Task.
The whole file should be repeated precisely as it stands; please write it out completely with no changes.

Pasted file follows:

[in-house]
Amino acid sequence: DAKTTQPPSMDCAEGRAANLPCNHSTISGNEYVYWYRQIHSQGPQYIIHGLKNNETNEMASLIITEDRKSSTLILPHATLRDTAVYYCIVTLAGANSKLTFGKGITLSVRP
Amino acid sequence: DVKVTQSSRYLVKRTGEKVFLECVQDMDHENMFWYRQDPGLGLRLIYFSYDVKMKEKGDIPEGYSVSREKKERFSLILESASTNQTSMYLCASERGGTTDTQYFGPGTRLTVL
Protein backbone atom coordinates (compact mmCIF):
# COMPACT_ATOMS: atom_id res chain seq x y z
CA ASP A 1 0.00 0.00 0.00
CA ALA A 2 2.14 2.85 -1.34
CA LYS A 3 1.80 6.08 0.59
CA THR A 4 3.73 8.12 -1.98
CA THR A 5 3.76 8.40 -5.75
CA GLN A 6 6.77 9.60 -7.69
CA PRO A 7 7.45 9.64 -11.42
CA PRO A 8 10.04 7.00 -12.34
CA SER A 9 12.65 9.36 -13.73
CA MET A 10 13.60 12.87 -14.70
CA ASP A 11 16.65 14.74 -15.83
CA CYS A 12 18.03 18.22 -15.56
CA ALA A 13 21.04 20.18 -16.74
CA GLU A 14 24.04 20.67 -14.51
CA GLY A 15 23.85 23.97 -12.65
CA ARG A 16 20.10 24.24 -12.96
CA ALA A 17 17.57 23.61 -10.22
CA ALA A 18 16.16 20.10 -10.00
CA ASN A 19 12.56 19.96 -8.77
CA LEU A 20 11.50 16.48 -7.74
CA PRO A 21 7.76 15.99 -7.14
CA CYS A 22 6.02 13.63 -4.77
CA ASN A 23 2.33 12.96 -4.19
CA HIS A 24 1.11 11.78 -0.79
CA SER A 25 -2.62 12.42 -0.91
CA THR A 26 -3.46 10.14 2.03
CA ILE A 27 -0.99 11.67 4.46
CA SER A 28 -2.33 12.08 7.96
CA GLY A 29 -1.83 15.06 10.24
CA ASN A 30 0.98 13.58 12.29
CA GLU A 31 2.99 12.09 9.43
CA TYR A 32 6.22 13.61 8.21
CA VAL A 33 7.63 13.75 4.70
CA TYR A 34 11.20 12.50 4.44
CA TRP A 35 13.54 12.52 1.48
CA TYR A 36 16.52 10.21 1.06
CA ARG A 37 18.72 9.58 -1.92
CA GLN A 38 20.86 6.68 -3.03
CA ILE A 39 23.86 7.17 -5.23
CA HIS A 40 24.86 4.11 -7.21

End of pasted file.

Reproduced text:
[in-house]
Amino acid sequence: DAKTTQPPSMDCAEGRAANLPCNHSTISGNEYVYWYRQIHSQGPQYIIHGLKNNETNEMASLIITEDRKSSTLILPHATLRDTAVYYCIVTLAGANSKLTFGKGITLSVRP
Amino acid sequence: DVKVTQSSRYLVKRTGEKVFLECVQDMDHENMFWYRQDPGLGLRLIYFSYDVKMKEKGDIPEGYSVSREKKERFSLILESASTNQTSMYLCASERGGTTDTQYFGPGTRLTVL
Protein backbone atom coordinates (compact mmCIF):
# COMPACT_ATOMS: atom_id res chain seq x y z
CA ASP A 1 0.00 0.00 0.00
CA ALA A 2 2.14 2.85 -1.34
CA LYS A 3 1.80 6.08 0.59
CA THR A 4 3.73 8.12 -1.98
CA THR A 5 3.76 8.40 -5.75
CA GLN A 6 6.77 9.60 -7.69
CA PRO A 7 7.45 9.64 -11.42
CA PRO A 8 10.04 7.00 -12.34
CA SER A 9 12.65 9.36 -13.73
CA MET A 10 13.60 12.87 -14.70
CA ASP A 11 16.65 14.74 -15.83
CA CYS A 12 18.03 18.22 -15.56
CA ALA A 13 21.04 20.18 -16.74
CA GLU A 14 24.04 20.67 -14.51
CA GLY A 15 23.85 23.97 -12.65
CA ARG A 16 20.10 24.24 -12.96
CA ALA A 17 17.57 23.61 -10.22
CA ALA A 18 16.16 20.10 -10.00
CA ASN A 19 12.56 19.96 -8.77
CA LEU A 20 11.50 16.48 -7.74
CA PRO A 21 7.76 15.99 -7.14
CA CYS A 22 6.02 13.63 -4.77
CA ASN A 23 2.33 12.96 -4.19
CA HIS A 24 1.11 11.78 -0.79
CA SER A 25 -2.62 12.42 -0.91
CA THR A 26 -3.46 10.14 2.03
CA ILE A 27 -0.99 11.67 4.46
CA SER A 28 -2.33 12.08 7.96
CA GLY A 29 -1.83 15.06 10.24
CA ASN A 30 0.98 13.58 12.29
CA GLU A 31 2.99 12.09 9.43
CA TYR A 32 6.22 13.61 8.21
CA VAL A 33 7.63 13.75 4.70
CA TYR A 34 11.20 12.50 4.44
CA TRP A 35 13.54 12.52 1.48
CA TYR A 36 16.52 10.21 1.06
CA ARG A 37 18.72 9.58 -1.92
CA GLN A 38 20.86 6.68 -3.03
CA ILE A 39 23.86 7.17 -5.23
CA HIS A 40 24.86 4.11 -7.21